Kalish said her father is longsuffering but once did ask: “Can you remind me what I did to live in solitary confinement.” She told him that he had voted for the wrong presidential candidate.
Even as segments of society have started, often unadvisedly, to “re-open,” most seniors seem to stick pretty close to home. So the pressure on senior services – including opportunities for socialization – remains acute. Locations for congregate meals – with food and interpersonal contact – are still closed, and requests for popular services such as Meals on Wheels remain at high levels, even given the difficulties now with deliveries.
Lucy Theilheimer, an Arlington resident and chief strategy and impact officer for Meals on Wheels America, described the big jump in demand for food assistance and the need for fast adaptation of delivery models. The daily deliveries Monday-Friday and in-person visits have largely disappeared, replaced with fewer deliveries of frozen and shelf-stable food and a safe wave of the hand instead of a chat. And there has been a consequent decline in “eyes-on” checks on seniors. Daily check-in calls by new volunteers and paid staff have helped fill some of the gap.
Rob Swennes, an Arlington civic volunteer, a retired federal employee, and admitted extrovert, said it takes creativity to remain connected. He and his wife began walking regularly and have expanded their range. Activities like that “mentally engage a person and keep you from feeling lonely.” As a sponsor of non-profit farmers markets in Arlington, Swennes has been happy to see an uptick in attendance, with “a lot of people we’ve never seen before,” including more seniors. Yet Swennes knows not everyone can get out and that inability can lead to loneliness.
Arlington County government is battling this loneliness by offering virtual experiences and programs. The Department of Parks and Recreation, which ran a robust group of in-person activities under the 55+ brand, has launched new virtual programs over Zoom. Segments have included how-to tips, such as “Get Organized While You’re at Home,” and entertainment, such as an “Acoustic Hour Online” with rock n’ roll, ballads, folk and blues.
Arlington’s Aging and Disability Services Division is working to make certain that residents who were taking meals at the Social 60+ cafes are getting meals delivered.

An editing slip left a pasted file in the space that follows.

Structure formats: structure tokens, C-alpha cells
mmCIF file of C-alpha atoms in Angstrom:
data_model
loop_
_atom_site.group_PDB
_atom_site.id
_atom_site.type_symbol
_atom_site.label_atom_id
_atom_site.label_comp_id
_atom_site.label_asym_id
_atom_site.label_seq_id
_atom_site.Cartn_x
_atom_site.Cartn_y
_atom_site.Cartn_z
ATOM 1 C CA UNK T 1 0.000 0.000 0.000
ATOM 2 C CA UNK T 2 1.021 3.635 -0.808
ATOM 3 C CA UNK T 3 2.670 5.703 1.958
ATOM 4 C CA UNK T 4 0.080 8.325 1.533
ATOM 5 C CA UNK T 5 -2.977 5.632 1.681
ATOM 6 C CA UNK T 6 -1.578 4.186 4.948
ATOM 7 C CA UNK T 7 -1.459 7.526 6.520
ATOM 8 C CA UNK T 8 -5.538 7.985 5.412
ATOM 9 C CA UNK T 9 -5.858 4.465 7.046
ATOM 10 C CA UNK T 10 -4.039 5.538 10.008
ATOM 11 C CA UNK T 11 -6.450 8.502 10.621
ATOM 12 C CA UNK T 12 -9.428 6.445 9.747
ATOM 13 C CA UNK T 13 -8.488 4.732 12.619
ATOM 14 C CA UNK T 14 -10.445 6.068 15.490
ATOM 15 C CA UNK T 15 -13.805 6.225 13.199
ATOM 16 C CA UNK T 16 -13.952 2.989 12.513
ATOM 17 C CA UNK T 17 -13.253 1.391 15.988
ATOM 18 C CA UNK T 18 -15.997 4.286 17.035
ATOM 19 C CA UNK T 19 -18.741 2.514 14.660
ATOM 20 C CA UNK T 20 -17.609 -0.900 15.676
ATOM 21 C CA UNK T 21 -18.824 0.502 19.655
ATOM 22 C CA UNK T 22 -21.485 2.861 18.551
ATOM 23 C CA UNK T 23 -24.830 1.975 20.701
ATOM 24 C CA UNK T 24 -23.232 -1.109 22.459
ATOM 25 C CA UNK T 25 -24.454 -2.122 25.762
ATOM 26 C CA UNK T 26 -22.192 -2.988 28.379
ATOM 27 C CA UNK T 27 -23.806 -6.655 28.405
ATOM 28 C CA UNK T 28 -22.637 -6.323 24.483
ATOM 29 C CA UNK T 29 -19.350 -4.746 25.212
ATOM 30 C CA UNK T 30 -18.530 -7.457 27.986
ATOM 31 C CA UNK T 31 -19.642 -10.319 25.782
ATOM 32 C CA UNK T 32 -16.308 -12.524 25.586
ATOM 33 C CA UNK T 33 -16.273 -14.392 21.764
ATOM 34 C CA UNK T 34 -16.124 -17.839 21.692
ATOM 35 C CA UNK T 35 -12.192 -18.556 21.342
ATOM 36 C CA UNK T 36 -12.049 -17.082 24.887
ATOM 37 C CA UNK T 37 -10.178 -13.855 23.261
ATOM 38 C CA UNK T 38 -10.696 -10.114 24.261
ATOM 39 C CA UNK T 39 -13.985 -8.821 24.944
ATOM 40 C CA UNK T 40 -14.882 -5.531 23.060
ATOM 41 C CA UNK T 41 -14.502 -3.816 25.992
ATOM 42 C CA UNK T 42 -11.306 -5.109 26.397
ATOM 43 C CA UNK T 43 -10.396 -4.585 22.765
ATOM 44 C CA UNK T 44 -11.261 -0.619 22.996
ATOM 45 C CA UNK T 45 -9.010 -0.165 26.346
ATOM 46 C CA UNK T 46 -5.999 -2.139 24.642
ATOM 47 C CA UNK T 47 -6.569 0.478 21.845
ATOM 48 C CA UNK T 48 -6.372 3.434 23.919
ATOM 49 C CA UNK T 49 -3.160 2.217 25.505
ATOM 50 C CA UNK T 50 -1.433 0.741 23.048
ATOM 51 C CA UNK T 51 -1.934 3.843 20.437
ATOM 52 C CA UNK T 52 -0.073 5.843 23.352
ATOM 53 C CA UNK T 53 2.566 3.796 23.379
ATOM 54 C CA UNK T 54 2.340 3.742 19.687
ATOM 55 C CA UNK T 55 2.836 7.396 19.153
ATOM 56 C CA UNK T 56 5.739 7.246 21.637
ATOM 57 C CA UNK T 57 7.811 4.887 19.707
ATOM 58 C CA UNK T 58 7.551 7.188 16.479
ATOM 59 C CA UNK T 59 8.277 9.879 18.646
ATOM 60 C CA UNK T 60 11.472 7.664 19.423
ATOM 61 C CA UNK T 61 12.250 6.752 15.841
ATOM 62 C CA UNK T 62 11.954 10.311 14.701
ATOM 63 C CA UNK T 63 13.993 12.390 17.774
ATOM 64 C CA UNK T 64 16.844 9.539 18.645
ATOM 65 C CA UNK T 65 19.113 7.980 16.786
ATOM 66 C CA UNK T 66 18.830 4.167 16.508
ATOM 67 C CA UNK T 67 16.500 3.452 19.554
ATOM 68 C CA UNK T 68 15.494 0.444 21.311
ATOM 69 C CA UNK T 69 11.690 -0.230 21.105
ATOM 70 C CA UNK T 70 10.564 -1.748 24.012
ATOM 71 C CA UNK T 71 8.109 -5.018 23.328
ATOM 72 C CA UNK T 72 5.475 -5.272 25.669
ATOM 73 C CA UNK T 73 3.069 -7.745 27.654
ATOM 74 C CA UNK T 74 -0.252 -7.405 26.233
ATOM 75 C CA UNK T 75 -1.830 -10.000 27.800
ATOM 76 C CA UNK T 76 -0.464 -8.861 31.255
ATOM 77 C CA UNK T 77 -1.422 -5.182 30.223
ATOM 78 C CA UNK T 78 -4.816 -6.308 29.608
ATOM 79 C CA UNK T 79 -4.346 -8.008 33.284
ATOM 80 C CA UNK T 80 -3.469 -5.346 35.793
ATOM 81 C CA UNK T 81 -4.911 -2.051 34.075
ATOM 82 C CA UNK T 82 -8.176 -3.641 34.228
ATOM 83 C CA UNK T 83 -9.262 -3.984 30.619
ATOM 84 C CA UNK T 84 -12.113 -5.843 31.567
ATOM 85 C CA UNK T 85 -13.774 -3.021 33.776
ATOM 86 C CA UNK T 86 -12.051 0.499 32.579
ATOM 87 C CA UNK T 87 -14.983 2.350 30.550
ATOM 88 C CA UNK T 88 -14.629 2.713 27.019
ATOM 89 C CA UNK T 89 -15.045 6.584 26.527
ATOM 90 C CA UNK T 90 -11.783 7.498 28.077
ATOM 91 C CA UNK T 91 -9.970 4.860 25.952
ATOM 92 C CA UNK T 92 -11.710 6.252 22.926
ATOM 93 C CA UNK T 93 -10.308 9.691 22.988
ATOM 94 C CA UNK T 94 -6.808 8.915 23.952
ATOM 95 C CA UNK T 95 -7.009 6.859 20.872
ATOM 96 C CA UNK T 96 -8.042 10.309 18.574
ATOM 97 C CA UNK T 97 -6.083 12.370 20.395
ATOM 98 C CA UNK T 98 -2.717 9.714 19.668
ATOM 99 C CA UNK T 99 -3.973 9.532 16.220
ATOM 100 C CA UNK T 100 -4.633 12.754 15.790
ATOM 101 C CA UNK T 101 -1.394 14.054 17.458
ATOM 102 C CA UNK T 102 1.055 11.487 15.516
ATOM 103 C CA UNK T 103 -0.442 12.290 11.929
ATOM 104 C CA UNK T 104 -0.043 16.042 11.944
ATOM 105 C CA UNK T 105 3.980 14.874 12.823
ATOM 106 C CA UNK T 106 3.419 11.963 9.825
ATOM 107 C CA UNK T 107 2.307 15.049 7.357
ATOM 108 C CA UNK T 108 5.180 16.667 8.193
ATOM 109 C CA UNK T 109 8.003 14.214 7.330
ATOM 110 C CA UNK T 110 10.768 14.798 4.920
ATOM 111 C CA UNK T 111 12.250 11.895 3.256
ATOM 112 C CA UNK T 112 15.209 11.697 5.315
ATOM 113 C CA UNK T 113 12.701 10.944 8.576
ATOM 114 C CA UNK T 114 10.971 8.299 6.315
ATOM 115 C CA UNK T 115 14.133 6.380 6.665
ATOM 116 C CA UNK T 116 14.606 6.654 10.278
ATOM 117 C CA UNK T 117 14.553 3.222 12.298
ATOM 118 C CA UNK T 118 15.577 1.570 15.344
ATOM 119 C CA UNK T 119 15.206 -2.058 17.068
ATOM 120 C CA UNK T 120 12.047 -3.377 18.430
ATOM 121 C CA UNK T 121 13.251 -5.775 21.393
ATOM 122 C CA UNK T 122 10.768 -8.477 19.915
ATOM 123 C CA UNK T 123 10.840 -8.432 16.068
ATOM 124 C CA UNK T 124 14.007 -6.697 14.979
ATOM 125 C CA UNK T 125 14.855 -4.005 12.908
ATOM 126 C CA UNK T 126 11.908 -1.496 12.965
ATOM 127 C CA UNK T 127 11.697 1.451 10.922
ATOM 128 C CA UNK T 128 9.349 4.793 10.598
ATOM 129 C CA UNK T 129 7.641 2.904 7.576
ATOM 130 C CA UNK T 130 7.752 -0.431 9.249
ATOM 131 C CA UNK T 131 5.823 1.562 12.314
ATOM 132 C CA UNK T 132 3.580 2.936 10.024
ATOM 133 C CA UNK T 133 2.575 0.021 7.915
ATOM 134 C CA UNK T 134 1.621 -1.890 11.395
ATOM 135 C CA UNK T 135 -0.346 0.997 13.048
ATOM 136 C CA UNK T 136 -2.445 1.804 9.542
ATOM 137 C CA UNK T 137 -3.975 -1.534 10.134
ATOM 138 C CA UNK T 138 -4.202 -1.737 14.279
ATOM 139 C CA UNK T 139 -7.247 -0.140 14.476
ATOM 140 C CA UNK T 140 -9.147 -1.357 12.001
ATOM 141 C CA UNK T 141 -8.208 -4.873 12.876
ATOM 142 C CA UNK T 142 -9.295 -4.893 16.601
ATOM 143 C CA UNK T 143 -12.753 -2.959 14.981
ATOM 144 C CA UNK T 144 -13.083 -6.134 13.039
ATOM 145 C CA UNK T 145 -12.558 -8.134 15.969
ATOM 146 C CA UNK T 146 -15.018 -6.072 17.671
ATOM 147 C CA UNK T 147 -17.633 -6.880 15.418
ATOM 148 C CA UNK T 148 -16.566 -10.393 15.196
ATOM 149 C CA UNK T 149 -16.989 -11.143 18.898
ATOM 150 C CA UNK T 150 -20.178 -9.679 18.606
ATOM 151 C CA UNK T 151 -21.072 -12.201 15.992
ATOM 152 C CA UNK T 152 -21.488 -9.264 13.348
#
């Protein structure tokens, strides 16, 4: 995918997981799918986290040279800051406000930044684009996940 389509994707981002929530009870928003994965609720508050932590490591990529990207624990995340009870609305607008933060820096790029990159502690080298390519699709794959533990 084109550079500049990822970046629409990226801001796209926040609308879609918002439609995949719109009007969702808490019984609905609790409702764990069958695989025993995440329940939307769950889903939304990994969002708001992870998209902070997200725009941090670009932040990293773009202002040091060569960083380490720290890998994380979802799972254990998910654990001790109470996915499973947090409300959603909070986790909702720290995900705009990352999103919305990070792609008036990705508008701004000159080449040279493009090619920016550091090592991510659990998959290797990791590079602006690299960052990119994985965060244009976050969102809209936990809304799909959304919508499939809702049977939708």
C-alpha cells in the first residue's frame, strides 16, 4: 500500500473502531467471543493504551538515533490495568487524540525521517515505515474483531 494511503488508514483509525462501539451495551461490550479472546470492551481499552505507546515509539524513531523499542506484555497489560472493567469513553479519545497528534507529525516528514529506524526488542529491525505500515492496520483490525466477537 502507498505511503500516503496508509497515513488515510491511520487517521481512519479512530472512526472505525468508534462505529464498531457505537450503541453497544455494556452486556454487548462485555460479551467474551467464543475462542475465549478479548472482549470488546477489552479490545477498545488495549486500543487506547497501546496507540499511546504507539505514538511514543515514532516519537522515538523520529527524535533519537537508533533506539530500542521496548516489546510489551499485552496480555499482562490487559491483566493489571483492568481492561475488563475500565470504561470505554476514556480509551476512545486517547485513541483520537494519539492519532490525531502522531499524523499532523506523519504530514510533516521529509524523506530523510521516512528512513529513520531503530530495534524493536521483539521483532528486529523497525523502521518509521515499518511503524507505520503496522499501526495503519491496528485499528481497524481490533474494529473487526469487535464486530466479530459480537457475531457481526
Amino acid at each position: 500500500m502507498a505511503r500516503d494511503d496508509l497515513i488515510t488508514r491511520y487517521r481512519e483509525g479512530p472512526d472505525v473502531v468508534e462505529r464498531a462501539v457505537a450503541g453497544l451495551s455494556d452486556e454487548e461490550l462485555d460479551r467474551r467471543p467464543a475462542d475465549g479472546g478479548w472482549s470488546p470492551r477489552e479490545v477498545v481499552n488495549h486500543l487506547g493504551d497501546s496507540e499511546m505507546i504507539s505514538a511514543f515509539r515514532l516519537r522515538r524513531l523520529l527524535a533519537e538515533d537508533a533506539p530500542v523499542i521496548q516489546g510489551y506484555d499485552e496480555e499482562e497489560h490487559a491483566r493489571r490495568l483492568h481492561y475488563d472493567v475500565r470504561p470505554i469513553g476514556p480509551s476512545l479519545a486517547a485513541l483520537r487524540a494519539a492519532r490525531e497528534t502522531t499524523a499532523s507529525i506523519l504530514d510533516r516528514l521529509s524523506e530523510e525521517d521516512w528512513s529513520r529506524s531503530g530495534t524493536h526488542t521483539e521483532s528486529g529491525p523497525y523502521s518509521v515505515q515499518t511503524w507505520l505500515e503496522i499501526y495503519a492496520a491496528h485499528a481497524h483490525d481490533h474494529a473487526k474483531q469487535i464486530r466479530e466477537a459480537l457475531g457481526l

Yet protecting vulnerable older adults against social isolation and further health problems doesn’t seem like a job solely for Arlington County.
Many people have a parent, grandparent or older neighbor whose social connections may have frayed during the pandemic. What can you, your company or organization do to knit our community fabric a little stronger?
Investing our time, resources and innovative ideas can protect a vulnerable population. It also helps build a lasting spirit of community in Arlington, and that seems a worthy endeavor.
Cragg Hines is a longtime journalist and former member of the Arlington County Commission on Aging. Photo via Cragg Hines/Facebook.
By Maurine Shields Fanguy
“What if next year school could be like a role-playing game and we could see avatars of our friends online?” my rising fifth-grader asked.
In that moment, I realized I was so mired down in fall logistics, I had not considered new possibilities opened with distance learning (DL). In business, disruption leads to innovation. Perhaps we will find the silver lining of a fundamental transformation in delivering K-12 education in this pandemic, and beyond, if school administrators, teacher, and parents throw out the old rules and ask, “what if?”
School administrators and parents reimagine the school calendar?
With a fundamental change in learning delivery, we have a unique chance to shift from an agrarian-based calendar to a modified year-round calendar. Two-week Fall, Winter, and Spring breaks would allow for intercession learning for students who need strengthening or optional enrichment. Breaks offer a respite for families who must be hands-on with DL. Quarterly breaks also allow time for deep cleaning schools or to re-quarantine.
School administrators also open enrollment countywide in some online elective and enrichment courses?
Could some unique offerings be opened to any Arlington Public School (APS) student, similar to Outschool? Imagine elementary art with recycled materials, middle school yoga, or high school history through a musical theater class open to any APS student regardless of zoning? We might approach discussions on boundaries and equity differently if geographic barriers are sometimes taken out of the equation to allow students from across the county to come together to explore their passions and maximize the impact of teachers with unique expertise.
Teachers transform the school day with bite-sized microlearning and the use of “Agile” principles?
“Agile” is commonly used in software development to improve quality, transparency and flexibility in achieving transformational outcomes. In a school, Agile could encourage regular student-led, teacher-coached reflection on work completed, identifying lessons learned and determining improvement areas for the next sprint. Agile could help bridge the achievement gap with teachers able to customize learning, offer more frequent feedback, and provide interventions earlier.
Studies show bite-sized learning can be more effective than traditional lectures and better matches the human attention span. Khan Academy uses this approach to enable learners to go at their own pace and move on when they are ready.